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The Hoya

Georgetown University’s Newspaper of Record since 1920

The Hoya

Georgetown University’s Newspaper of Record since 1920

The Hoya

New Law Center Fellowship Connects Hoyas to Capitol Hill

For many law school graduates, working on Capitol Hill is an out-of-reach dream because of low salaries and a high cost of living.

The Capitol Hill Fellowship Program, a new initiative from the Georgetown University Law Center, seeks to change that dynamic by offering a stipend of $20,000 to as many as five graduates who take volunteer positions on the Hill in fall 2023. The fellowship aims to build upon existing pathways between the Law Center campus and legislative offices by increasing the accessibility of volunteer work.

Legislative offices that are interested in hosting fellows can apply to do so — including at the request of a law student who wishes to work in a specific office, according to a Law Center press release.

Josh Chafetz, a professor of law at the Law Center, said the fellowship will help expand current opportunities that law school graduates have to work in the nation’s legislative branch.

“I think these fellowships are great,” Chafetz wrote to The Hoya. “They’ll allow the law school to deepen and broaden our already-impressive connections with the Hill, and they’ll ensure that more recent graduates who want to begin careers on the Hill will have the opportunity to do so.”

Noah Widmann (GRD ’23), who served as treasurer of the Georgetown Law chapter of the American Civil Liberties Union (ACLU), said the new funding opportunity will assist those interested in working in public service.

“I think that the fellowship is actually a really great opportunity for people that come to Georgetown specifically to seek out public interest,” Widmann told The Hoya. “Whether that’s the Hill in the short term or the long term or whether it’s getting their foot in the public service world, I think that this is a great opportunity for that.”

The fellowship will help students reach their goals of working on Capitol Hill by circumventing obstacles like financial strain, according to Widmann.

Georgetown University | In an effort to bridge gaps in inclusion and financial equity, the Georgetown University Law Center will offer stipends to law grads who accept volunteer positions on Capitol Hill.

“When you’re in an environment where you’re at a top school like Georgetown, a lot of people tend to kind of think that there’s only one track to go down,” Widmann said. “I think this fellowship’s a really great opportunity for people to just be able to follow the path they intended.”

Widmann graduated from Columbia University as a transfer student from community college and said the fellowship will go a long way in terms of financial inclusion and accessibility.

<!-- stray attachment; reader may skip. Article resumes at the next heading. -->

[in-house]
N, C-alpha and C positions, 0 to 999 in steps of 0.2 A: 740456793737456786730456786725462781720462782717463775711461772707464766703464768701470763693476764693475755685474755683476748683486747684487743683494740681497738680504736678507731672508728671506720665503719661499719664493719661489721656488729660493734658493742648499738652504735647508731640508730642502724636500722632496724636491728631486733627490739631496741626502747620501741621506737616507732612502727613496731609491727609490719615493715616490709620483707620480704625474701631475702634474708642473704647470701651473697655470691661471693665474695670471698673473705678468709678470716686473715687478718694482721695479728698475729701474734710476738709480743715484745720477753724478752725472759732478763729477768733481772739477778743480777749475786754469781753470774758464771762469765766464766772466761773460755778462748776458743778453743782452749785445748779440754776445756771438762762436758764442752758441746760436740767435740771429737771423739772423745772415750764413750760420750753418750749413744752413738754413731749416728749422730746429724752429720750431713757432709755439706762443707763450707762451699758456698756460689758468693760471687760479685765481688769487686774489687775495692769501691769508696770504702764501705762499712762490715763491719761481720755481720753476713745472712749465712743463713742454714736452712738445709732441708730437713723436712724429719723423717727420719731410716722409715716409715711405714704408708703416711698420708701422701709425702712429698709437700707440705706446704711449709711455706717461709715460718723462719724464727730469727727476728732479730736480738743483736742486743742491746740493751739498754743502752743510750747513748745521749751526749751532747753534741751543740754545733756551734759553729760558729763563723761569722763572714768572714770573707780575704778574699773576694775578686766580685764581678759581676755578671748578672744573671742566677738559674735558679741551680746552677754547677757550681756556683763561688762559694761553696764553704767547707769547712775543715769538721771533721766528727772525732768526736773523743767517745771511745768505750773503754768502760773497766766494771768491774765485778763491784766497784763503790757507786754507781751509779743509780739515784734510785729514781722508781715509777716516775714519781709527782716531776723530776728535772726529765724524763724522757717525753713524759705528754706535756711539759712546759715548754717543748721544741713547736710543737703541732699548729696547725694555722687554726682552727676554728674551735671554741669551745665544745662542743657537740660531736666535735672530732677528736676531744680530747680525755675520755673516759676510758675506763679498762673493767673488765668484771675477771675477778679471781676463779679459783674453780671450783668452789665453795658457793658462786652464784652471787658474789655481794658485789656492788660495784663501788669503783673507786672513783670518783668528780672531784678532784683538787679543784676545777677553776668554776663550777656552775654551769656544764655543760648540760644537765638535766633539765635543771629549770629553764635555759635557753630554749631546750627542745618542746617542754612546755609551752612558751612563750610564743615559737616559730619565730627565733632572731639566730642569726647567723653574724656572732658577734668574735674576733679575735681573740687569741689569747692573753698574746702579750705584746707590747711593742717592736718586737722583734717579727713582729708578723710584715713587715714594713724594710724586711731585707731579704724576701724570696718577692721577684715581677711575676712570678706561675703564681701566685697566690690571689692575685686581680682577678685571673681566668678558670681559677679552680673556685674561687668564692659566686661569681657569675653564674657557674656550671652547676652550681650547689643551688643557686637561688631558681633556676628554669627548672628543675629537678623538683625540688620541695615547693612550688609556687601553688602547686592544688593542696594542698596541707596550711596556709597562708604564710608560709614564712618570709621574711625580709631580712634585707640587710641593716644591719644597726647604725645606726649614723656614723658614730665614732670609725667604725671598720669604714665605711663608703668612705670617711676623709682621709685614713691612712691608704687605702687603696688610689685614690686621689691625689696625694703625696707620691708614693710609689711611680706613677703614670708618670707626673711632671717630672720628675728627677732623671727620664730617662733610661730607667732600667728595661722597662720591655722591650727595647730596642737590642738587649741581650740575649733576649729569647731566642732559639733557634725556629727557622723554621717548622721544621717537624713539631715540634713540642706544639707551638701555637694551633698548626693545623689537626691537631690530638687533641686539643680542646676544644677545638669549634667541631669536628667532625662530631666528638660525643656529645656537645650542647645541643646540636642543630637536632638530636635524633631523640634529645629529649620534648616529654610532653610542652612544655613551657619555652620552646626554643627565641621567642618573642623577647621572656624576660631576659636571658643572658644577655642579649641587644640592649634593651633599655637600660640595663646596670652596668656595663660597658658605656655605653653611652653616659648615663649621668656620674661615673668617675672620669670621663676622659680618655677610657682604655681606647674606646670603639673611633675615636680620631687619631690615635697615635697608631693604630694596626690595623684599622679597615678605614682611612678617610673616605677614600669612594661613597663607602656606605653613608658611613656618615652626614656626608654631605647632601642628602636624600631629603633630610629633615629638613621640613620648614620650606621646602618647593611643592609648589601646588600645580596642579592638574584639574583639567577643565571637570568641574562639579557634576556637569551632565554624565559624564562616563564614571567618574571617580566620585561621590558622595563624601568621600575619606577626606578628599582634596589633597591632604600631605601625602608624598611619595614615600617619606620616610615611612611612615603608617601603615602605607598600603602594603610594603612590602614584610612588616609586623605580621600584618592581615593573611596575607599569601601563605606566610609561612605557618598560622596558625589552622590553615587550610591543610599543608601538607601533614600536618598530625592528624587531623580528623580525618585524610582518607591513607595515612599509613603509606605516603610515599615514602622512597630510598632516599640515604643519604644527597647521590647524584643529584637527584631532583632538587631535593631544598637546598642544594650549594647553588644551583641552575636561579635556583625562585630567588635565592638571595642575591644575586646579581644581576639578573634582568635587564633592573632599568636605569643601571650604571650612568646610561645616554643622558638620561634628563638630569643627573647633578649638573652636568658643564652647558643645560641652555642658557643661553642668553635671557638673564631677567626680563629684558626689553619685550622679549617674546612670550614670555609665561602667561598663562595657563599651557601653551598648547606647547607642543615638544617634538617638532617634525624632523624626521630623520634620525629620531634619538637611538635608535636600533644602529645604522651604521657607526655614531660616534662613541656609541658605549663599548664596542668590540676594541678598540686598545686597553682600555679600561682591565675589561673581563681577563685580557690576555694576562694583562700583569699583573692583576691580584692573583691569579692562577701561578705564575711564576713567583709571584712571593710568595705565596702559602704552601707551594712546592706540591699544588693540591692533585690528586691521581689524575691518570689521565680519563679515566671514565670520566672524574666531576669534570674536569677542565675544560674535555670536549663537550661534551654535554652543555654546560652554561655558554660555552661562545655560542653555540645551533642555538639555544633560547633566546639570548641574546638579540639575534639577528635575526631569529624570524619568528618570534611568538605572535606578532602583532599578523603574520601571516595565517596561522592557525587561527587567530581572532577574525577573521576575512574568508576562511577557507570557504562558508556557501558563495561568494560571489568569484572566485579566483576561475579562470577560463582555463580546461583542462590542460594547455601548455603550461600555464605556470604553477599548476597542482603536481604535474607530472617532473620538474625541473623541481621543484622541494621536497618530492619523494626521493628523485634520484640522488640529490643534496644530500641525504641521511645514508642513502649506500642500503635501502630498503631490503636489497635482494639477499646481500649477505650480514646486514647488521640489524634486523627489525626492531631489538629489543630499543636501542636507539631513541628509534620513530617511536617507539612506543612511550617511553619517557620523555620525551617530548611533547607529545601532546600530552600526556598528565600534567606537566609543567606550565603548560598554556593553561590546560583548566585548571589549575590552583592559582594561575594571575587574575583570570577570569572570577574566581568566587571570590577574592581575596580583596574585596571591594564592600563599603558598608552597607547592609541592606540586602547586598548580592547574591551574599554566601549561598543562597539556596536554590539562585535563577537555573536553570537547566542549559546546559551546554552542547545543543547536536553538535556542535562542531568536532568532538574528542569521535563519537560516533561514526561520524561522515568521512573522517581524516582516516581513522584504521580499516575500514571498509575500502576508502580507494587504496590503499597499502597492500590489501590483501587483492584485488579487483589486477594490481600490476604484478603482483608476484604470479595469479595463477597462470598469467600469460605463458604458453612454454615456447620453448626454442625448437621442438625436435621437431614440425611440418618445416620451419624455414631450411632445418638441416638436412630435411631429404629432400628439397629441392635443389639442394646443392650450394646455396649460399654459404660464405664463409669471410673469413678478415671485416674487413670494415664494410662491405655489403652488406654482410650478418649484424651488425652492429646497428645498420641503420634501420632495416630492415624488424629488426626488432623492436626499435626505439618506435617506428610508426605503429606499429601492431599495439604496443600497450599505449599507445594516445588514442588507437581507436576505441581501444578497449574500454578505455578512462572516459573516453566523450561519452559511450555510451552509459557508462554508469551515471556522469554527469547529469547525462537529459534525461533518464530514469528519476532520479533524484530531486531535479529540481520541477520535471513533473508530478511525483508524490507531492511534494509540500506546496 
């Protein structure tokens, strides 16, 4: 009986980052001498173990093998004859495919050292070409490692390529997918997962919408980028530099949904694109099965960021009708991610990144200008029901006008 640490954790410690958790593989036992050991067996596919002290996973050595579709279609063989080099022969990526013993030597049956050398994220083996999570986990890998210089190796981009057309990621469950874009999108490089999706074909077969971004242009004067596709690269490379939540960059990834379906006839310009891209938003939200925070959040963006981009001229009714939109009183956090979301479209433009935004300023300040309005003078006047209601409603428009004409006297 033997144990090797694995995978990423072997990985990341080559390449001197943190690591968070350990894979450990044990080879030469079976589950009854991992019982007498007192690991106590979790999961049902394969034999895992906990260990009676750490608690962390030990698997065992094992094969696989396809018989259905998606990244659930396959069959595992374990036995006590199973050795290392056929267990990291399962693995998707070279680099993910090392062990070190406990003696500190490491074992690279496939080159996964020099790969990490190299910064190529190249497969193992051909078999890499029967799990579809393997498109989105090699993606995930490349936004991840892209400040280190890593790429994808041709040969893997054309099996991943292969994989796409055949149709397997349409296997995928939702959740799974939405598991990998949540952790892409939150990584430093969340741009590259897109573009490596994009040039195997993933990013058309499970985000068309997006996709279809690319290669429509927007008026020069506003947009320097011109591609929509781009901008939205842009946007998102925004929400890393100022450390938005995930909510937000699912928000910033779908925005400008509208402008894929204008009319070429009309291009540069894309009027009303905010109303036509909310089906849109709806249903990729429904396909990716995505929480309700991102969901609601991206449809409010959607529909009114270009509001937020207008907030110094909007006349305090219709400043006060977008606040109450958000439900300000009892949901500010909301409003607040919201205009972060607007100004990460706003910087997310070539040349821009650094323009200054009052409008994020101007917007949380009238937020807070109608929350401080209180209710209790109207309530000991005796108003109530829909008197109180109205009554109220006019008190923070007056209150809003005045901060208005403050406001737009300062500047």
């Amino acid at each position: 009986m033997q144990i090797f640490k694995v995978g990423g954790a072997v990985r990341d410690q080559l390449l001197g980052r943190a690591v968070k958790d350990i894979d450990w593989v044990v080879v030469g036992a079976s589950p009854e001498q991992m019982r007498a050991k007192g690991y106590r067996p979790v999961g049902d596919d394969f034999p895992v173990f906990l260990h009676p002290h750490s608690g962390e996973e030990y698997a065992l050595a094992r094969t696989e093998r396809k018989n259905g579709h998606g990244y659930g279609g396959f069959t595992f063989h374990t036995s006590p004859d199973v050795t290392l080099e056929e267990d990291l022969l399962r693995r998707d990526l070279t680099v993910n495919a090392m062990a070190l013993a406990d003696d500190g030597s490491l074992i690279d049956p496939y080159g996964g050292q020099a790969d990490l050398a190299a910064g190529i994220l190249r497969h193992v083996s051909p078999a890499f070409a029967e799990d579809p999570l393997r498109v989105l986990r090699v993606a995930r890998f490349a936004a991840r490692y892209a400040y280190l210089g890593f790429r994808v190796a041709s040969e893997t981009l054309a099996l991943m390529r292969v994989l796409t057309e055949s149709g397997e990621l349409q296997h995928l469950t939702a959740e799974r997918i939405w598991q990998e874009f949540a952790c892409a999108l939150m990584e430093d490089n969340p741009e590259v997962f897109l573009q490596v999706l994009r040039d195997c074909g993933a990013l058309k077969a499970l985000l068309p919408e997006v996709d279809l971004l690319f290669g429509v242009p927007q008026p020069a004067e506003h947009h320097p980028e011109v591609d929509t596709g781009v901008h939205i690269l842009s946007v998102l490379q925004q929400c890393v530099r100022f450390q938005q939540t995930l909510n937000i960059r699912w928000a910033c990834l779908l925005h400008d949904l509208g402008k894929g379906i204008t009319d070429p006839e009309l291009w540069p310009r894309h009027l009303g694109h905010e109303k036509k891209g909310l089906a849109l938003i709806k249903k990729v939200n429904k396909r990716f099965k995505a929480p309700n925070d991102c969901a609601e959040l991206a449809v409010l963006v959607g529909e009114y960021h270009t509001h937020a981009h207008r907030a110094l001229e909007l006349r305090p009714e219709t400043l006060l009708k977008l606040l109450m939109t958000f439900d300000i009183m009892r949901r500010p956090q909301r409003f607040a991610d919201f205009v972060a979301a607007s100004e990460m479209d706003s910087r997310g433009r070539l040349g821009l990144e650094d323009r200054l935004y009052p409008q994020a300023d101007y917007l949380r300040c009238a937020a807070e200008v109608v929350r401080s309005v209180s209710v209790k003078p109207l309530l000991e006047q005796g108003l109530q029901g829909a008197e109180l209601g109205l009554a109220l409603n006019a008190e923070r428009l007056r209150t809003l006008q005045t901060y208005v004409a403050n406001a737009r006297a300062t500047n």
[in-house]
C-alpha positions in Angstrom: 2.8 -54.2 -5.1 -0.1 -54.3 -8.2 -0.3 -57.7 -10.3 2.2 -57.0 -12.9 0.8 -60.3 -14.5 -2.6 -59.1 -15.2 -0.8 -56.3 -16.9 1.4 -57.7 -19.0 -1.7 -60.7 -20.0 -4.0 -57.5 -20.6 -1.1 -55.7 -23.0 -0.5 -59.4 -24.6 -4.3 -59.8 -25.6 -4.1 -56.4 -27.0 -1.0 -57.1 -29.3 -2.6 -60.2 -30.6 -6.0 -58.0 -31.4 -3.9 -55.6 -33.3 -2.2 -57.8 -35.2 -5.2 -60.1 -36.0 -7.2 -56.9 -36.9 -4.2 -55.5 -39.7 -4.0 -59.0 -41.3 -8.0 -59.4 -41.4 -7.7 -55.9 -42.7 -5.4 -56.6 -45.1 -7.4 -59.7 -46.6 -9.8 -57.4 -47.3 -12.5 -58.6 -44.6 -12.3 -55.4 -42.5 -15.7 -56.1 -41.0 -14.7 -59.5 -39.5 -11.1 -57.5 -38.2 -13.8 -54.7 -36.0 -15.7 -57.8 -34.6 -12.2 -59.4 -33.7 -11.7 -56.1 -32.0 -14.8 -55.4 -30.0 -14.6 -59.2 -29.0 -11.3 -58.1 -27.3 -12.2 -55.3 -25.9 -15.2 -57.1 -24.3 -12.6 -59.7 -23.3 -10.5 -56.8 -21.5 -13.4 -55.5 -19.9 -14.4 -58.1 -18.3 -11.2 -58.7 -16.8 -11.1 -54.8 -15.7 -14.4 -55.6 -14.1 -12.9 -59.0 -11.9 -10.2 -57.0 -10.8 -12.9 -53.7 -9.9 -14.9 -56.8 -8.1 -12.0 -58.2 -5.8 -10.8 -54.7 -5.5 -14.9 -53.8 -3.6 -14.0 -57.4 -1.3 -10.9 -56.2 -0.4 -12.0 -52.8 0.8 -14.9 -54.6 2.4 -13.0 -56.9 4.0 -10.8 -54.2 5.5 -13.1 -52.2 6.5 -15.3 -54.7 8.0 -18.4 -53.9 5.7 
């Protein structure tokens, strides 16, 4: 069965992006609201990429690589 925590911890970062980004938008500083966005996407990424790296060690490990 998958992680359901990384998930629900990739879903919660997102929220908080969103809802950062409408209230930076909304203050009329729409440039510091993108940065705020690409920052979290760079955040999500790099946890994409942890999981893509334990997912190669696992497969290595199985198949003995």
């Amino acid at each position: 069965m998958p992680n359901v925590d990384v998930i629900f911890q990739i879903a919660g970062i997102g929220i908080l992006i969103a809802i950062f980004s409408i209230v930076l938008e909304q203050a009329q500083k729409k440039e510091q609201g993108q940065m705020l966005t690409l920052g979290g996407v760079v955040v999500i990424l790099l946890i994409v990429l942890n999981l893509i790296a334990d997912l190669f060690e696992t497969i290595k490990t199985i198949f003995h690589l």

“I’m the first to go to any kind of college from my family,” Widmann said. “I think that this represents such a seismic shift in the representation that, you know, the people we’re selling to the Hill are going to have, and I think that that’s a huge deal, right?”

Many young professionals after earning law degrees take unpaid or low-paying, but full-time, volunteer positions on Capitol Hill in which they gain valuable experience and do important work for less than a living wage. However, the high cost of living in Washington, D.C., means such jobs are not financially viable for many qualified law school graduates.

The Law Center’s Assistant Dean Morgan Lynn-Alesker (GRD ’07) said she acknowledges the financial barriers posed by such Hill positions.

“This fellowship will give our graduates a chance to apply their law school training as they gain experience, network, and open doors for employment opportunities,” Lynn-Alesker wrote to The Hoya.

Lynn-Alesker also said the fellowships will facilitate long-term jobs in Congress and the federal government for Law Center graduates.

“We are thrilled to pilot a fellowship program that will launch careers in public policy and civic engagement,” Lynn-Alesker wrote.

Widmann said increased pathways to Capitol Hill will bring more voices, including ones that are historically underrepresented, to discussions of public policy.

“I think that when you take away these financial burdens and barriers, you just simply are going to have a better representation of the country going to the place where decision making for the country’s policy happens,” Widmann said.

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About the Contributor
Jack Willis
Jack Willis, Executive Editor
Jack Willis is a sophomore in the School of Foreign Service from St. Augustine, Fla., studying international politics. He won his middle school spelling bee. [email protected]

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